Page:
One of the best things about technology is all the options it unlocks for business, browsing, and more. However, it can all get pretty overwhelming and disorganized pretty quickly. If you want to be more efficient and less cluttered this upcoming year, take a look at some of the best productivity apps to try in 2019:
Available for iOS, Android, and as a web app, Asana simplifies the often complicated and annoying task of organizing multiple email threads. Usually, notes about projects, deadlines, and other details are spread around in multiple emails, and some can slip through the cracks. Asana consolidates everything in one place, so users can create projects, pick people for tasks, and more. If you don’t want to pay, you can create projects and assign tasks with up to 15 people, whereas paying increases that limit and gives you more tools.
If you’re like me, you often find pages or paragraphs of text in books and magazines that you want to keep. I’ll take a picture with my phone, but then it’s saved as JPG forever. When CamScanner, you can convert those photos into PDFs, which you can save to the cloud and share. Different image quality options and cropping can improve the quality and readability of whatever you snapped, so even handwritten notes are more legible. The app also has OCR, so text in images can be exported into .txt files. To use, you simply open the app and the page, and tap the OCR button. You can choose a specific area or apply OCR to the whole text. The free version of the app is ad-supported, while unlimited OCR is available on the premium subscription, along with other features.
If you love making lists, but want to move away from paper, Wunderlist is a great app, especially for business-related projects. It’s very easy to use and the free version recently added every feature. You can use the app for a variety of tasks such as forwarding emails, arranging items, adding due dates and attachments to lists, and more. Tasks can also be assigned and a comment section lets everyone discuss what’s going on with a project. Wunderlist works on a huge variety of platforms, including Kindle Fire.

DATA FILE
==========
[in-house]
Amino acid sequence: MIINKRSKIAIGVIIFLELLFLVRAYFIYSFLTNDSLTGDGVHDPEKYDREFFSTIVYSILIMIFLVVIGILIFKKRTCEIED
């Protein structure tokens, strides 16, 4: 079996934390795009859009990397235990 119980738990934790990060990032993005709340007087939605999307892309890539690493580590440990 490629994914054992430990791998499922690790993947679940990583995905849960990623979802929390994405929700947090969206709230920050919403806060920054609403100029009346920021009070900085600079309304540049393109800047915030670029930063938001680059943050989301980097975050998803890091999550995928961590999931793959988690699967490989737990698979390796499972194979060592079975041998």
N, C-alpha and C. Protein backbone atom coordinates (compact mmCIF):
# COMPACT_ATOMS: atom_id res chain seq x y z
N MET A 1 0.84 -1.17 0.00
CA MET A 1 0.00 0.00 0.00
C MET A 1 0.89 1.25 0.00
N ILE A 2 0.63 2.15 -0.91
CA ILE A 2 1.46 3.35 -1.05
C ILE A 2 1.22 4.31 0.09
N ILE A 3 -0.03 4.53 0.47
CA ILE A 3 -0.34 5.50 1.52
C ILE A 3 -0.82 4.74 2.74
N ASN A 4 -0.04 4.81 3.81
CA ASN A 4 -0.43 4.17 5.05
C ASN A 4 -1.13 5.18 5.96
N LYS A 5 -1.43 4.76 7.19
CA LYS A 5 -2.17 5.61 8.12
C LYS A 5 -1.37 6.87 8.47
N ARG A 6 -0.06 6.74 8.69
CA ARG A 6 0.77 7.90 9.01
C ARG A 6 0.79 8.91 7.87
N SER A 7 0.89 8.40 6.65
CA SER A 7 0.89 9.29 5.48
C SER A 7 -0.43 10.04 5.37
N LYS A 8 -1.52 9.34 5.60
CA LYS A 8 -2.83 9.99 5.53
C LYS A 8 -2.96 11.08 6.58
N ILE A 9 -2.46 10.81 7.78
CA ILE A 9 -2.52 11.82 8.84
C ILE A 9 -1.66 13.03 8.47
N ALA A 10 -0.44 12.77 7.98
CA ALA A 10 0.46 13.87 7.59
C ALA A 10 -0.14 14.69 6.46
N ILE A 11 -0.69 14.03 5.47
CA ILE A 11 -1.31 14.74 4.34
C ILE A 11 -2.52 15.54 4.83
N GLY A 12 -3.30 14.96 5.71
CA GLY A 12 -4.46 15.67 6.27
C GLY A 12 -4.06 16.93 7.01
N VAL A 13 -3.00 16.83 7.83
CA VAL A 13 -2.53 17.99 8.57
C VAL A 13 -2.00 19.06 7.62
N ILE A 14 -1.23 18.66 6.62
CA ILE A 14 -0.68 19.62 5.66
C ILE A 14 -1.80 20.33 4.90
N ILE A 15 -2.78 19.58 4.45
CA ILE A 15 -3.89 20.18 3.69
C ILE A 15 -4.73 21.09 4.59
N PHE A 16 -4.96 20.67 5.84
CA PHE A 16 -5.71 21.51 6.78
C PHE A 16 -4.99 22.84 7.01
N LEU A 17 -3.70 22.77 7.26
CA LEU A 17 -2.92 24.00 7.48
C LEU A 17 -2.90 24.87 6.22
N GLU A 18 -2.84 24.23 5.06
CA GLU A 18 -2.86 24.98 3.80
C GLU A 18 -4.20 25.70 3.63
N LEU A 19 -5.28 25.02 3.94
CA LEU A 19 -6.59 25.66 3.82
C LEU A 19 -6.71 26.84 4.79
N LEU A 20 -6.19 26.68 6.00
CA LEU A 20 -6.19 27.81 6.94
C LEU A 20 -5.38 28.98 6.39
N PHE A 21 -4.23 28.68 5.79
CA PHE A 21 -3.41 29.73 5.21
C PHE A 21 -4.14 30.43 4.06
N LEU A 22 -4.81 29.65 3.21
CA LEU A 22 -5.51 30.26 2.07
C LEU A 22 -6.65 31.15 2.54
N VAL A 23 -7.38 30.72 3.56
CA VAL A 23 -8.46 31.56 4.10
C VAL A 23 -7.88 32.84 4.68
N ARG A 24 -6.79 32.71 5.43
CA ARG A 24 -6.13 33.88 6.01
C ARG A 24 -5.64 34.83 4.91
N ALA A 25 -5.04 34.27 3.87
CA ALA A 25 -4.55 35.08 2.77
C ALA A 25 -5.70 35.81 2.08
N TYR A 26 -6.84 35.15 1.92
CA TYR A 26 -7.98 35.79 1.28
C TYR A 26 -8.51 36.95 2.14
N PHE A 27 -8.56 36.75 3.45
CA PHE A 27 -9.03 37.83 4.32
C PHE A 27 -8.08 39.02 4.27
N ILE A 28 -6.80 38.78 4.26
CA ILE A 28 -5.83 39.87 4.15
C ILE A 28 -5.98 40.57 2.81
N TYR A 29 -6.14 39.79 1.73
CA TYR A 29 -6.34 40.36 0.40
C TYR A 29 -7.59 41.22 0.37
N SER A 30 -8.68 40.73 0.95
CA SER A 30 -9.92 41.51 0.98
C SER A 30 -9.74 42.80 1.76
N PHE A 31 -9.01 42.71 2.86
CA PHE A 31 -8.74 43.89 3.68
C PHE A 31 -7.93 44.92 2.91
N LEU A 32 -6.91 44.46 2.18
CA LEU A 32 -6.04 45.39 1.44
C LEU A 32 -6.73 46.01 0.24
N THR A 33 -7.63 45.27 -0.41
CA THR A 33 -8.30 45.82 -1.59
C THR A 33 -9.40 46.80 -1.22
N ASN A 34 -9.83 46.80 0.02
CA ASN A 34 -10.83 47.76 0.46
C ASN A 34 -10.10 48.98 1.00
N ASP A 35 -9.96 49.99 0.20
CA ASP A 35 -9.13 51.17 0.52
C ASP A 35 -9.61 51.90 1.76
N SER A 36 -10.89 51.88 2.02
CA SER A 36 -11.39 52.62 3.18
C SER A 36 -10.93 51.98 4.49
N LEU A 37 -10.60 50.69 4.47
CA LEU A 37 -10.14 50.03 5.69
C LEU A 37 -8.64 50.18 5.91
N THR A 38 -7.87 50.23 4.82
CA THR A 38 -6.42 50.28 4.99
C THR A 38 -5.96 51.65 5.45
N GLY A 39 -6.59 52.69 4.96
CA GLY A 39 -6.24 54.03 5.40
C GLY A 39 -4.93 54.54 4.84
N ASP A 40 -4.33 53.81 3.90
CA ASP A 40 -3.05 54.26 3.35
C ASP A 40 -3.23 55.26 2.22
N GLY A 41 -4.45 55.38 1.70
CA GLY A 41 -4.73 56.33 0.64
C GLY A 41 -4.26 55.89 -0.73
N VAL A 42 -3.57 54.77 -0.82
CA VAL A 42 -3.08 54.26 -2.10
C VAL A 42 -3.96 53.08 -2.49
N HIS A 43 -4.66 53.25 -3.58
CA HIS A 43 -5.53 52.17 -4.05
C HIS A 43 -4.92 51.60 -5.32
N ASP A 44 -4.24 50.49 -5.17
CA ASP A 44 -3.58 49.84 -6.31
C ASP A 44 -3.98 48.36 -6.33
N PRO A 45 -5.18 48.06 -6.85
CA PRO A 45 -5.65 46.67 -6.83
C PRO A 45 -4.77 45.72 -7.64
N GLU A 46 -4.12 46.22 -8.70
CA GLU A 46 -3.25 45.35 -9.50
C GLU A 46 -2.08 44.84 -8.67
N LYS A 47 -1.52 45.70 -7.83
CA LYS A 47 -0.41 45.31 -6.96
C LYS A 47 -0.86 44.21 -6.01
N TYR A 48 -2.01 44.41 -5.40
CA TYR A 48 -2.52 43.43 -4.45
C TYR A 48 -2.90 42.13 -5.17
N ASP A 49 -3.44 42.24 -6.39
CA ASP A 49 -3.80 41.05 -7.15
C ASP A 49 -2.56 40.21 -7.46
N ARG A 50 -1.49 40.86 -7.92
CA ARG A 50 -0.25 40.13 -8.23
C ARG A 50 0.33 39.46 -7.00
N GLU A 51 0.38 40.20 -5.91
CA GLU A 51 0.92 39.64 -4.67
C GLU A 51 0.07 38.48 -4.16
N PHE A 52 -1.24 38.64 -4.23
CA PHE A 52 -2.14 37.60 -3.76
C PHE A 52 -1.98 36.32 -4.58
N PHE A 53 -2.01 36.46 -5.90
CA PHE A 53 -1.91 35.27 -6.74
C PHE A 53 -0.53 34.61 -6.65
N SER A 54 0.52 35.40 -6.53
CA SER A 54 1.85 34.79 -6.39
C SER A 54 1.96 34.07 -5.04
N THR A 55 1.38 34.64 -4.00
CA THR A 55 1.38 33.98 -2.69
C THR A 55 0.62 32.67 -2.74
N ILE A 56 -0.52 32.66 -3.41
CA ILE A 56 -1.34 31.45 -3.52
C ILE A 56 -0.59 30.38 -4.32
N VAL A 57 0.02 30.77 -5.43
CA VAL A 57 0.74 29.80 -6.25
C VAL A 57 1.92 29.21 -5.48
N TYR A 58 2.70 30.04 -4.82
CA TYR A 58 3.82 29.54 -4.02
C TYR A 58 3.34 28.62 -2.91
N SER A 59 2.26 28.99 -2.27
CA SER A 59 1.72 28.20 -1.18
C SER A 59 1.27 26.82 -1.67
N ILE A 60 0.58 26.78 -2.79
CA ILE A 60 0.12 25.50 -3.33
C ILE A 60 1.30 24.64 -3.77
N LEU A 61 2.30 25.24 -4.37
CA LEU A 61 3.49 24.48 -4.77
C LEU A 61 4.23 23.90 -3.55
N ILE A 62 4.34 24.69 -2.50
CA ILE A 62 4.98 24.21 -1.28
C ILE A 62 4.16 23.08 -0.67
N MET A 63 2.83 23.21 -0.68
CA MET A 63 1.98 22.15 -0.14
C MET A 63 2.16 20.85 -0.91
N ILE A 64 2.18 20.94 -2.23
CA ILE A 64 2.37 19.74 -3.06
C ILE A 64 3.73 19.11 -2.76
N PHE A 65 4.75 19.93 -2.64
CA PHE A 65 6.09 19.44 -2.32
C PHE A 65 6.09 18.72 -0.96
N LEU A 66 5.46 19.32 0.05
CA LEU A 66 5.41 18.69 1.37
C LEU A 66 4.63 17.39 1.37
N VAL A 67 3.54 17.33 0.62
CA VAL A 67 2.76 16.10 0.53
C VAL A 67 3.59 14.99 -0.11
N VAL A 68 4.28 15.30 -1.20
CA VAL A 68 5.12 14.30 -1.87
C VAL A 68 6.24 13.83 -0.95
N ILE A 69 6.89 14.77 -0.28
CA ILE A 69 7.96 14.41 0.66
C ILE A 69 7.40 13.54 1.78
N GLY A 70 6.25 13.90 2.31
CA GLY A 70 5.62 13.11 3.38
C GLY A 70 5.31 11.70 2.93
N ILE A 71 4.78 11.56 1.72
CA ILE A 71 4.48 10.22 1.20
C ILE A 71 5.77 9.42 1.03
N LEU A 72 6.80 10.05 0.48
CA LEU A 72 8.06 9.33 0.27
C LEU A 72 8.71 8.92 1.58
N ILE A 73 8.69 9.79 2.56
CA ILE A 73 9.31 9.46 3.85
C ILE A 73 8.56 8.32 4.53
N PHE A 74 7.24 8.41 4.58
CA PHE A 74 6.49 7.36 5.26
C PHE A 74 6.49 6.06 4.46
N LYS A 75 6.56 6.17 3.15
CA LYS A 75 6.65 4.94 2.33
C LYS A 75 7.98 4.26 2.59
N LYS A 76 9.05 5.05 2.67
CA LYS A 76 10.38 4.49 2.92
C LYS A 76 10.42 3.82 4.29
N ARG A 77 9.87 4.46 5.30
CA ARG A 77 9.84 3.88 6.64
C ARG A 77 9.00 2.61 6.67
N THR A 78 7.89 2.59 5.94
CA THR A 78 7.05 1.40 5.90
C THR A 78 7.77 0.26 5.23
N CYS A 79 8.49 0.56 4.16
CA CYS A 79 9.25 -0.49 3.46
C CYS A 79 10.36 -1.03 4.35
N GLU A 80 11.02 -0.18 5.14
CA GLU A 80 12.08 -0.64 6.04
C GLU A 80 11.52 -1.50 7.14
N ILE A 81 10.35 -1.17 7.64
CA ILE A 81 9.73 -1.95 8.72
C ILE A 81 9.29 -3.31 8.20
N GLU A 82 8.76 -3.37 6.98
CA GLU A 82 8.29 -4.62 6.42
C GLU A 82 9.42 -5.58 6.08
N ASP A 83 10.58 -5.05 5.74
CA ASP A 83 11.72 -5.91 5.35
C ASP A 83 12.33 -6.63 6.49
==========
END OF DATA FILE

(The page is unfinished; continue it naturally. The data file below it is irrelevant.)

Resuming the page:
Online security is essential these days, but that often means needing to come up with (and remember) a bunch of different passwords. LastPass will store them with encryption, so when you’re signing in somewhere, you just log in to the app and it will fill in the info for you. It also stores billing and shipping info, too, and lets you safely share passwords should the need arise. The app will even generate strong passwords for you, too, since it’s often hard to come up with good ones. If you want more features like bigger encrypted cloud storage, you’ll pay just $2 a month for Premium.
If you have multiple social media accounts and need to organize and schedule content, this is one of the best apps out there. It has RSS support, tracks metrics, and lets you schedule different date and post times for all the major social media platforms, like Facebook, Pinterest, Twitter, and Instagram. You don’t have to schedule them all, though, if that seems like too much work. When you create a post, Buffer will automatically add it to the queue and publish it. If you always want to know how your posts are doing and what sort of content is making the most impact, the metrics feature is very useful.
The free tier provides up to three accounts with queues that can hold up to 10 posts per account. You don’t, however, get RSS support or metrics. The next tier unlocks basic social analytics, RSS, and up to 8 accounts with a 100-post queue. That costs $15 per month.
Fitness apps are becoming more popular as the technology improves. Whether you need more help staying motivated or tracking your nutrition, these apps can help.